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©Simon Chilembo, 2013

In India I met a 16 year-old boy. Full of life. Looking very fit and healthy. Strong. Centre of attraction. My kinda youngster. After out-dancing him at a wedding party of a mutual friend, he kept asking, “WHO is this old guy? WHERE is he from? WHAT does he do?” I was 42 years old then. My own queries led me to know that the boy was the youngest member of a large family. Despite his very strong presence and all, he was semi-literate. How come? He doesn’t go to school. How so? He doesn’t want to; he prefers to spend his days in the gym, and he trains a lot of Karate too. Maybe you should talk to him, Simon. Sure!
“I have never seen the point of wasting my time going to school because I’ll never suffer even if I don’t become a Doctor. My family is extremely wealthy, you see. As things are already, I own more than half of the vast family estate. But I’m not entitled to use it now, until a certain age. When you come back my uncle will build you a Karate school, and I’ll tell you more things. …”
I never went back.

In South Africa, at my mother’s once vibrant shebeen at our second township home, Bronville, Welkom, a drunken loser kind of guy drinking a bottle of beer he had scrounged off some other guys earlier on lectures me, “You kaffirs come to our township here, open a shebeen, make a lot of money, and think you are hot. Shit you! Let me tell you something you don’t know, perhaps: You kaffirs will never be whites. Us coloureds are the white people of this country. And besides, my big brother in Upington is far richer than you people here. He has a fleet of taxis, bottle stores, farms, and a diamond mine. You guys are fuck’ol, you see? And they say you are from overseas. Bullshit, no kaffir can afford to holiday overseas. Only my big brother …” This is in 1996.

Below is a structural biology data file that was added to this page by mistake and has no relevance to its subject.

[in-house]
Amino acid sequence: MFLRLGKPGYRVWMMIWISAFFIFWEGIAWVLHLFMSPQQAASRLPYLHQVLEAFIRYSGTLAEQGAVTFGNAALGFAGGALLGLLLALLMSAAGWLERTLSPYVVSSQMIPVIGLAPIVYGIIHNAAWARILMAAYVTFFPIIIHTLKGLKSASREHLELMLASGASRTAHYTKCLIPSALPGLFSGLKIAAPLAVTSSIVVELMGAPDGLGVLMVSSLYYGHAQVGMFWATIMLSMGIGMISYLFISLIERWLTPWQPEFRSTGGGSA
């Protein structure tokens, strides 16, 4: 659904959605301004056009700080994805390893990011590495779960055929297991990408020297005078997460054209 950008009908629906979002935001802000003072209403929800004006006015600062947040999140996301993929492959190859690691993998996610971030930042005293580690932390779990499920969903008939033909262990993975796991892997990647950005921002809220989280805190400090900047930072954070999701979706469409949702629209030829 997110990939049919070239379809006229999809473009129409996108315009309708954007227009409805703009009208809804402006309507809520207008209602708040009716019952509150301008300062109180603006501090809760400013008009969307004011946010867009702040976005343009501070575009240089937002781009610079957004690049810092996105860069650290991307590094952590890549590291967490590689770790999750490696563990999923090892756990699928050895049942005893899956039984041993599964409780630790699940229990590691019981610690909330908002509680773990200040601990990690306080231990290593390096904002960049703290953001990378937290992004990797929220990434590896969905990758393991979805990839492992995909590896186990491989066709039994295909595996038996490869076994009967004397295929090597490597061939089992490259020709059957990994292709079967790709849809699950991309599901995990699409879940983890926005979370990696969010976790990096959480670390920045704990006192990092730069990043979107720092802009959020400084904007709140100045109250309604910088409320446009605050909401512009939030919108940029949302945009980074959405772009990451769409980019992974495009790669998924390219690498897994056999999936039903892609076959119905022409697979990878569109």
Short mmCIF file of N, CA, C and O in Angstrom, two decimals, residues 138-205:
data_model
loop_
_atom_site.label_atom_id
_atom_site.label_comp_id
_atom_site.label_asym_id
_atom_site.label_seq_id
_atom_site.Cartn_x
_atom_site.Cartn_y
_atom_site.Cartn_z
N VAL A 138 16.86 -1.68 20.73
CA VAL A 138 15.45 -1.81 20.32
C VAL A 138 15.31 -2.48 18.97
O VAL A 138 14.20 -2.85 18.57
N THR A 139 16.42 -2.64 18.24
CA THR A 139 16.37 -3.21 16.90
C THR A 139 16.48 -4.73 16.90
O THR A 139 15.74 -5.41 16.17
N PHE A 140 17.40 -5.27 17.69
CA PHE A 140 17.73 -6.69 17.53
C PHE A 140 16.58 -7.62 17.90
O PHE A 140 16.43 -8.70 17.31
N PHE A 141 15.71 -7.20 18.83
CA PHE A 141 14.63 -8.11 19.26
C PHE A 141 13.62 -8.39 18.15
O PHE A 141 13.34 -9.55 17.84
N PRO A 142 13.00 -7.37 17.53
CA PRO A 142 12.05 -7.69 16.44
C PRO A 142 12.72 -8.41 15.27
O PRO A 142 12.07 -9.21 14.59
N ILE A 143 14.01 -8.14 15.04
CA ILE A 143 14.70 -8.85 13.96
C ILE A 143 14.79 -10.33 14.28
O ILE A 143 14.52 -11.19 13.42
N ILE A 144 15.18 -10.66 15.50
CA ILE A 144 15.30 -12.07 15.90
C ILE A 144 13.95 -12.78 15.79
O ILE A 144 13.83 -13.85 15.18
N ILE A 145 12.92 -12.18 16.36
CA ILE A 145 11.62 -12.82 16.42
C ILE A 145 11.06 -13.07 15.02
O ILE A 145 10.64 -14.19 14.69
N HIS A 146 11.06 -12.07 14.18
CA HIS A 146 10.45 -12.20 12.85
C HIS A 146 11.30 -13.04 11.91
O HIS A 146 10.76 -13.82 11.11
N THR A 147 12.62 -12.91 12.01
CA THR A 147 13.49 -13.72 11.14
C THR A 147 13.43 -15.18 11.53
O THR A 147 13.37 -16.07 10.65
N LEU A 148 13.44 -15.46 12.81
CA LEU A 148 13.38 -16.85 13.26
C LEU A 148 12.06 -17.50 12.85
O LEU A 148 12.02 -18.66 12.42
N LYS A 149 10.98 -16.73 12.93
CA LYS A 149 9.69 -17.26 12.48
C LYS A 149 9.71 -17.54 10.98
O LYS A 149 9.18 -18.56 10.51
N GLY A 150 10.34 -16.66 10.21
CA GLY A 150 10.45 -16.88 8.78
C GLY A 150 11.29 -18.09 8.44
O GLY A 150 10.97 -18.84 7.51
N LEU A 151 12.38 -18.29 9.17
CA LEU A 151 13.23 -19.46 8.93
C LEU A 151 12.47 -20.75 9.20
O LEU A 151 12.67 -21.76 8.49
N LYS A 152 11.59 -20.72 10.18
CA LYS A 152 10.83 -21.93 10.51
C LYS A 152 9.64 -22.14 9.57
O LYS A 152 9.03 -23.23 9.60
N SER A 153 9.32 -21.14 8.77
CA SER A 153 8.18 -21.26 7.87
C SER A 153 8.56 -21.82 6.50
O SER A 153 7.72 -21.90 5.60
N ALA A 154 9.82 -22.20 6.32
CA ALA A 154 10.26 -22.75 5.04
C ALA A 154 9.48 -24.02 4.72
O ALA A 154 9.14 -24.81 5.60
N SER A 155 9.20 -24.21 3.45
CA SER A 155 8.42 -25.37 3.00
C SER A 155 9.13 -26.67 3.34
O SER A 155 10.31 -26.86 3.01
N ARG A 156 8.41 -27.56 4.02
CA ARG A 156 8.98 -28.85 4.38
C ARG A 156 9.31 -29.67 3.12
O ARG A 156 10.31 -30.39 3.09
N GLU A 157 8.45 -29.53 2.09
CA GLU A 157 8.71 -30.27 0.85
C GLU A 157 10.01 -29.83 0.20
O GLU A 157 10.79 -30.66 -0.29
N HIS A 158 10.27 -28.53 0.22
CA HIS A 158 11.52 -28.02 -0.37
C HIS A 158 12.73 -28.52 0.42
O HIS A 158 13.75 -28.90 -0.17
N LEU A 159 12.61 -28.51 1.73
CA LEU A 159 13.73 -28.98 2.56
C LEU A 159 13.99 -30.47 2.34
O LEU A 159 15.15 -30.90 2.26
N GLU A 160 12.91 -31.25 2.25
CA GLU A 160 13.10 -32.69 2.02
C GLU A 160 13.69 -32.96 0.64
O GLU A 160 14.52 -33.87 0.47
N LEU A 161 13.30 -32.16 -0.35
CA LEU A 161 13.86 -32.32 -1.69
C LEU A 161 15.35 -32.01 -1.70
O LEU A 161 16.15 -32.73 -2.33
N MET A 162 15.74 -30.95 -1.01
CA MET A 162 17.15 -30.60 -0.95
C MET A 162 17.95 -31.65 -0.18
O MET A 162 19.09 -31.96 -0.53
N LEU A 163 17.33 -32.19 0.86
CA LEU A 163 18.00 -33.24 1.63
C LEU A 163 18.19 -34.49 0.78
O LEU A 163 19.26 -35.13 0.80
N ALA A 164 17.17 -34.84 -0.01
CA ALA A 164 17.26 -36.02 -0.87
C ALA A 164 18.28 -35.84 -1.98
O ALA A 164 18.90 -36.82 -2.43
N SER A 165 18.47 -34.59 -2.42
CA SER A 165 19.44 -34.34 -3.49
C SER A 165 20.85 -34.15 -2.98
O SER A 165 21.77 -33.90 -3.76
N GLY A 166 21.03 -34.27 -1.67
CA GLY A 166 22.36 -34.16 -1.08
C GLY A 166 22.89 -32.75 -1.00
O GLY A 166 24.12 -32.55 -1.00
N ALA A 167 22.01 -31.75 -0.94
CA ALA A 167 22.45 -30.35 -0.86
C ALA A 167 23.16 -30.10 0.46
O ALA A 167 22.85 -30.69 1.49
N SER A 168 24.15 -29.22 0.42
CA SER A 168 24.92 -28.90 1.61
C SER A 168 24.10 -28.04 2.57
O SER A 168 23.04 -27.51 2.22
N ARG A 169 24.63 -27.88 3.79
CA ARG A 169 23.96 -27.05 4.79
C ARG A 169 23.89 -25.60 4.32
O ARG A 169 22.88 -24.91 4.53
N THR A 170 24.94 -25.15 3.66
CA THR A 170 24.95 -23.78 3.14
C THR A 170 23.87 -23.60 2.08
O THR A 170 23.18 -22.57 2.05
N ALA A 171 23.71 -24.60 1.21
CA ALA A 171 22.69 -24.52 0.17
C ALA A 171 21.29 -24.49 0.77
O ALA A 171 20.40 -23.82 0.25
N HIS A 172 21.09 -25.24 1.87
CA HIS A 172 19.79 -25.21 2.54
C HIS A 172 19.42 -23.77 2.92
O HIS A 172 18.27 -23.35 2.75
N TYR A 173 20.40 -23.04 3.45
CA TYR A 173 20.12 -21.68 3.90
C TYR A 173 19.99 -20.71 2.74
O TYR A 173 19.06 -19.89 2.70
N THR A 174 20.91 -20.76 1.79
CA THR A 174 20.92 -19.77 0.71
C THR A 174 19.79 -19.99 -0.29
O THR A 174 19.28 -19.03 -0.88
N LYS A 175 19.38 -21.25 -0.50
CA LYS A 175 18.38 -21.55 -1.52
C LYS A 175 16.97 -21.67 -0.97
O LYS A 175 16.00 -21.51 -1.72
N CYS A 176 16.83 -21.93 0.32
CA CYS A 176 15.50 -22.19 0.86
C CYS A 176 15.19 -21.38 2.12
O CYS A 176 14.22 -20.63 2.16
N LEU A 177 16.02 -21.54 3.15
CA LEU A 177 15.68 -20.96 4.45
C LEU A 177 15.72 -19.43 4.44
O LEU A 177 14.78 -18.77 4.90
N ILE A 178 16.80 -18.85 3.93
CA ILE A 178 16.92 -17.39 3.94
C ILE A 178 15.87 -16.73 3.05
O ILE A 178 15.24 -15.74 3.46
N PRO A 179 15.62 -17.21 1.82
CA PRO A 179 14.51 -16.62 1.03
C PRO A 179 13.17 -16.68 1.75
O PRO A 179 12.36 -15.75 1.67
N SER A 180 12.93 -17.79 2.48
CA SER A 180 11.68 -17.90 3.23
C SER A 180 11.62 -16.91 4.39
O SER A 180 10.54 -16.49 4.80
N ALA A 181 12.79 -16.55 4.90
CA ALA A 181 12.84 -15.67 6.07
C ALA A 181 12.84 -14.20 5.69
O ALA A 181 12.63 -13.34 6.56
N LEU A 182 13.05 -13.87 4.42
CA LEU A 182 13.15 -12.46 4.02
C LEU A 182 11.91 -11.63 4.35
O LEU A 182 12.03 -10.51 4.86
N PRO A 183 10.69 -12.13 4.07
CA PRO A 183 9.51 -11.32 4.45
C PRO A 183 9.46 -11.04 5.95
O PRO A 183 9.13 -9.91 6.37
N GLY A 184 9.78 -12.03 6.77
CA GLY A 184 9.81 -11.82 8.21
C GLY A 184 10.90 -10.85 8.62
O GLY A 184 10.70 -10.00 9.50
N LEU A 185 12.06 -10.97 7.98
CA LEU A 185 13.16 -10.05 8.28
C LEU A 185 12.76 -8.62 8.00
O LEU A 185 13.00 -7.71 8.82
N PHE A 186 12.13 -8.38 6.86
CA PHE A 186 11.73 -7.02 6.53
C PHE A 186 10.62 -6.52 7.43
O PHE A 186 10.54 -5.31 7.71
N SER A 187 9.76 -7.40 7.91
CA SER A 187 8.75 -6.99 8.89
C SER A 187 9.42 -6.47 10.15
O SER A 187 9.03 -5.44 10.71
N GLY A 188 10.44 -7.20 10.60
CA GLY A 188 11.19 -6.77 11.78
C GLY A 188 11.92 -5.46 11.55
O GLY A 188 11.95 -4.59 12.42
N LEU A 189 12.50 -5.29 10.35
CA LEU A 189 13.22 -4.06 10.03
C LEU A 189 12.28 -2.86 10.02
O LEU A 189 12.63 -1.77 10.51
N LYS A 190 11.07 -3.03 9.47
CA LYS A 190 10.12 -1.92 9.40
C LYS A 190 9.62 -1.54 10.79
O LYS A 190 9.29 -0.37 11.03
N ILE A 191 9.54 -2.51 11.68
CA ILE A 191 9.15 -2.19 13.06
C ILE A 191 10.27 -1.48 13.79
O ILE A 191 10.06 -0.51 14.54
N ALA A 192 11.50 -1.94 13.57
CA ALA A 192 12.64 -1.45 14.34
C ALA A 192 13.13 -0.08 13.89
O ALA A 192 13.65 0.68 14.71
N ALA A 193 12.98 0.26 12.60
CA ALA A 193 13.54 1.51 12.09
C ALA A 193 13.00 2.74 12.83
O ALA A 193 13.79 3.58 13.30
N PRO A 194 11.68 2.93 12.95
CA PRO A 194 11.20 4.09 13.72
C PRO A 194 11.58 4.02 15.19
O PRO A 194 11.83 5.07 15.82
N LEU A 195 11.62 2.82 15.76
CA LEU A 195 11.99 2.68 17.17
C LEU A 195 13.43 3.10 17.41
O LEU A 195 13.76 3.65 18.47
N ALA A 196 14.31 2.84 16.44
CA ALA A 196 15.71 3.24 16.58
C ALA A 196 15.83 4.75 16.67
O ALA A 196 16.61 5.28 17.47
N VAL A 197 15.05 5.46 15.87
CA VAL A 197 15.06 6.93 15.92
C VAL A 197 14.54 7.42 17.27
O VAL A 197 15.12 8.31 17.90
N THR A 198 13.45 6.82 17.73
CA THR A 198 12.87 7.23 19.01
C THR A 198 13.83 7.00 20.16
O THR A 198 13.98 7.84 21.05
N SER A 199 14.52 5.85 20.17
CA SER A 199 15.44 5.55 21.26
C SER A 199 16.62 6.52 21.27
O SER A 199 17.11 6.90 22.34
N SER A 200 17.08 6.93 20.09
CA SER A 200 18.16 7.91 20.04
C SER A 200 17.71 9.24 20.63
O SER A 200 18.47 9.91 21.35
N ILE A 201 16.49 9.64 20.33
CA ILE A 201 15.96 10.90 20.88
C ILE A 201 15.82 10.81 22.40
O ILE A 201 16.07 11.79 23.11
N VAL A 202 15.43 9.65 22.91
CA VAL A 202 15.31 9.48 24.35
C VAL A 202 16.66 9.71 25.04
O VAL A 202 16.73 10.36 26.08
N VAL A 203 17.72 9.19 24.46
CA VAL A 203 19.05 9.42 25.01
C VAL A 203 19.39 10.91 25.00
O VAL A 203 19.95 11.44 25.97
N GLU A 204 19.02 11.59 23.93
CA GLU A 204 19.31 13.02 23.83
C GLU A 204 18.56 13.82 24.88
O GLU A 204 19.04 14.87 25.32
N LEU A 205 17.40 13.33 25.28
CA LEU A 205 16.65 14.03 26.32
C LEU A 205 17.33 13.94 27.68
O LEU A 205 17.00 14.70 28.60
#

I necessarily had to be very hard on Luigi because he remains the most truant child ever to train Karate with me in Oslo. 11 years old when by the third year his unbecoming behaviour was so extreme I had to expel him from the club, a first and last in my 35 years of Karate teaching. One day, not long before the expulsion, after the family had been away on holiday in Tunisia, the boy comes to me and addresses me in a tone of voice and attitude that much reminded me of the extremely rude coloured guy mentioned above, “Now, you, Simon, you know, my cousin in Tunisia is a world champion in Karate! What do you say now, hah?”
I said, “But I don’t care about your cousin. I don’t know him. I don’t work with him. I care about, and relate myself only to you. What world champion are you then, Luigi? Will you ever be champion of anything?”

A German lady friend of mine, Angela, tells me that on her thirteenth birthday she asked her father to buy her a Vespa scooter for her next birthday. No problem! Big Daddy congratulated Daddy’s Girl on being smart by planning things well ahead of time. Perfect situation to go 50-50 on this. And it was very important for Angela to understand that the scooter will be hers and hers alone, and by virtue of that, she is herself going to be responsible not only for the safety of the machine, but its maintenance as well. If she agrees to these terms, then deal. Deal! “But, to be honest, I don’t have money of my own to make my 50%, Daddy. Will you give the money then?”
Big Daddy, “NO!”
Angela, “Where will I get the money then?”
Big Daddy, “Work for it!”
Angela, “Work? What??? I don’t understand …” Angela’s total confusion and subsequent outrage were as a result of her knowledge that her family was so wealthy her father could “… afford to buy a whole country in Africa!” and yet the man didn’t want to buy her a cheap scooter! What is this?
“Can I work for you then, Daddy?
Big Daddy, “Find your own job!!!”

One year later Angela was a proud owner of a Vespa. 30 years later, the scooter is still standing in one of her family garages in Stuttgart. One of her most prized possessions, she tells me.



Simon Chilembo
Tel.: +47 97000488/ +27 717 454 115 (South Africa)
June 28, 2013



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